Category Archives: Food for thought

Vision & Vitamins: Can supplements prevent/treat nearsightedness (myopia)?

By | Calgary, Eye health, Food for thought, Vision & Vitamins | No Comments

Beautiful young woman wearing glasses portrait.If you or your children wear glasses for nearsightedness (myopia) you have probably seen advertisements for vitamins and supplements that claim to prevent or reduce nearsightedness.  Approximately 1.6 billion people were nearsighted in 2000, and up to 2.5 billion worldwide are expected to be nearsighted by 2020.  The myopia boom in East Asia has resulted in an increase in myopia from 10-20% in China in the mid-twentieth century to up to 90% of teens and young adults with nearsightedness today.  According to a recent article in the journal Nature up to 96% of 19 year olds in Seoul are nearsighted.  While there is a genetic or hereditary cause for nearsightedness, this increase in myopia worldwide indicates that other factors may be important.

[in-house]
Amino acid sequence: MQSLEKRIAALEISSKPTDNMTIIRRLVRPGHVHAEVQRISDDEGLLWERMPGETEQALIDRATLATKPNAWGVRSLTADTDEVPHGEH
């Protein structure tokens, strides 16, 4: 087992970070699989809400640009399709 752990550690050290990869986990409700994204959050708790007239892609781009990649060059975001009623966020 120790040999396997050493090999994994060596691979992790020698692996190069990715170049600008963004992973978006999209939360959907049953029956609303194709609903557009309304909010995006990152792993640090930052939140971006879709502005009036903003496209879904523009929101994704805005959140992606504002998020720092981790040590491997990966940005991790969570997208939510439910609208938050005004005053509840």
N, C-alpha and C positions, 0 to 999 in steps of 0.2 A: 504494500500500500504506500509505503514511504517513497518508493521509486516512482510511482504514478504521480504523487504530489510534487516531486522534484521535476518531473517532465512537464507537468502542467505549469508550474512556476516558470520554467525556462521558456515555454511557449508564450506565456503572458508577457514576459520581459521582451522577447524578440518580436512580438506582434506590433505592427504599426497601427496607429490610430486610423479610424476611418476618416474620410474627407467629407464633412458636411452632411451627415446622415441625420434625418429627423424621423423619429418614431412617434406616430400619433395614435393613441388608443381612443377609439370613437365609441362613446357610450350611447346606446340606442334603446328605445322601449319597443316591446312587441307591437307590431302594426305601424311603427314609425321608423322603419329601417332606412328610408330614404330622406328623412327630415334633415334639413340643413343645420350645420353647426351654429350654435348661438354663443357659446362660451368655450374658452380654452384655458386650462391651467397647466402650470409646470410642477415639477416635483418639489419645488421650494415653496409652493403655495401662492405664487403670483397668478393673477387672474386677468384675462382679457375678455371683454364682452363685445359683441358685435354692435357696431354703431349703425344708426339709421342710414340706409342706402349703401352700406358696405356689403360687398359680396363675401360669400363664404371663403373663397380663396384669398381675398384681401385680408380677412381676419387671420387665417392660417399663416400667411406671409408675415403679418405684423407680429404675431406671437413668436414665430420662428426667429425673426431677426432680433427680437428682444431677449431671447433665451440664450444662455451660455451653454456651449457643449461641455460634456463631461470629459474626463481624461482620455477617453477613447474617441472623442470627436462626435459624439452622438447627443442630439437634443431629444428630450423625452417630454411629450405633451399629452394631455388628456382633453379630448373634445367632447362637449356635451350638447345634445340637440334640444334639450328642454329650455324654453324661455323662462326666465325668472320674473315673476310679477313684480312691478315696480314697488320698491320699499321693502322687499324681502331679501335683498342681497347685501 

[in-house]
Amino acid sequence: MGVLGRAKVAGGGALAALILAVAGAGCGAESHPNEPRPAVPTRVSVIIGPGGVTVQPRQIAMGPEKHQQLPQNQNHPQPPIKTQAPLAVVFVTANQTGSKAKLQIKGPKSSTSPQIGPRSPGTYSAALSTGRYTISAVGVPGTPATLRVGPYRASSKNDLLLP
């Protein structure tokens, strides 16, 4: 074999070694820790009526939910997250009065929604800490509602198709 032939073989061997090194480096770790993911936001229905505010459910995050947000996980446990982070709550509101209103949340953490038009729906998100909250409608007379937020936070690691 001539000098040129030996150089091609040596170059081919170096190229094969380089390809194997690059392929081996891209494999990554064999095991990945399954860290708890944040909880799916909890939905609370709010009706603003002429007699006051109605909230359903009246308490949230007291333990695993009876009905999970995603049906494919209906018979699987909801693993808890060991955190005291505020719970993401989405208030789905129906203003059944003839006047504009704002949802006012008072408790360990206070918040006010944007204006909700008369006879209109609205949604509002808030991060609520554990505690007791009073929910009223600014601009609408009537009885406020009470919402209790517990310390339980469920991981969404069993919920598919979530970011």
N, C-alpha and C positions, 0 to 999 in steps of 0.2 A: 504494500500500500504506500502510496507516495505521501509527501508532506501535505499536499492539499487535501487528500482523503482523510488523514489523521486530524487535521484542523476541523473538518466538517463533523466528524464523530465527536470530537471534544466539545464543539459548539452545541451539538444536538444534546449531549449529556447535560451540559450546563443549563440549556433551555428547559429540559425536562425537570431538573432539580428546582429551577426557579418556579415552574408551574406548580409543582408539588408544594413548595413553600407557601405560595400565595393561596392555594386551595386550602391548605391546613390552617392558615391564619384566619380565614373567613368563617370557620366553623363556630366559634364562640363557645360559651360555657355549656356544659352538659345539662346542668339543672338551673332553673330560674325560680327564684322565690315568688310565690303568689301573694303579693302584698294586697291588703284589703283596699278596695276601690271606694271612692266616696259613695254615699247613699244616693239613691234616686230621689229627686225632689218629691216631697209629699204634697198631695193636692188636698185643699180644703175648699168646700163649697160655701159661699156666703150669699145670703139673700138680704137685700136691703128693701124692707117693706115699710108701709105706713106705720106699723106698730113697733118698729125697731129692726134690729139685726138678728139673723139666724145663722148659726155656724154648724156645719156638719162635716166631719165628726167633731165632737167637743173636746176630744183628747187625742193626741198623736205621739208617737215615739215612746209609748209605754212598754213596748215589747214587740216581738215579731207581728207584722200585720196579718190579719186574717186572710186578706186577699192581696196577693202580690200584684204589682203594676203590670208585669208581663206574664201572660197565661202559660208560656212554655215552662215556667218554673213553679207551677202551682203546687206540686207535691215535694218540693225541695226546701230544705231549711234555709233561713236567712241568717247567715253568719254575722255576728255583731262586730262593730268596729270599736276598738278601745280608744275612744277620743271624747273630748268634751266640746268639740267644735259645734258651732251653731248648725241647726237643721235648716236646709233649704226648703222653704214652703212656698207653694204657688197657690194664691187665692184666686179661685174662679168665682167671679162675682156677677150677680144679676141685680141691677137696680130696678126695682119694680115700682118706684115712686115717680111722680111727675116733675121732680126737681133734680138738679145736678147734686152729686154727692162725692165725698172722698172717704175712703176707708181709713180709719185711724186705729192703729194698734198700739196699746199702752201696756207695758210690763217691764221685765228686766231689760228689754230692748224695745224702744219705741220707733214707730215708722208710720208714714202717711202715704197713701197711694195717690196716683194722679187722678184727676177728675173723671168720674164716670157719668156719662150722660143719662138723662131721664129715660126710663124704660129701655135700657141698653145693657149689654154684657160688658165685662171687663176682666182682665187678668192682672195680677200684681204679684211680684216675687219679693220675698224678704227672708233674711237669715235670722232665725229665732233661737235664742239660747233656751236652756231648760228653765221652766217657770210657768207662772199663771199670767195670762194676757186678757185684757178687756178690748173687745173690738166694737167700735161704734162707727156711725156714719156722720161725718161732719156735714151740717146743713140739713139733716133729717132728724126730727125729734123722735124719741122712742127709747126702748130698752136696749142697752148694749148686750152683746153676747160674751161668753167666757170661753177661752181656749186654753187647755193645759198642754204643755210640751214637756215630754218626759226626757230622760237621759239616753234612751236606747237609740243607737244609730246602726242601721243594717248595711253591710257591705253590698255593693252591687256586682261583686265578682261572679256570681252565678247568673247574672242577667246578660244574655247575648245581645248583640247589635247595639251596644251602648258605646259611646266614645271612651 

It has been a longstanding theory that prolonged near work including reading and screen time may lead to an increase in nearsightedness.  A newer finding is that light levels and time spent outdoors in natural light may be protective in preventing myopia progression – and in some countries public health posters tell children to “Keep Myopia Away, Go Outside And Play!”  There does seem to be a positive effect of natural light (and not just that playing outside does not involve reading or near work) since some animal studies confirm this finding.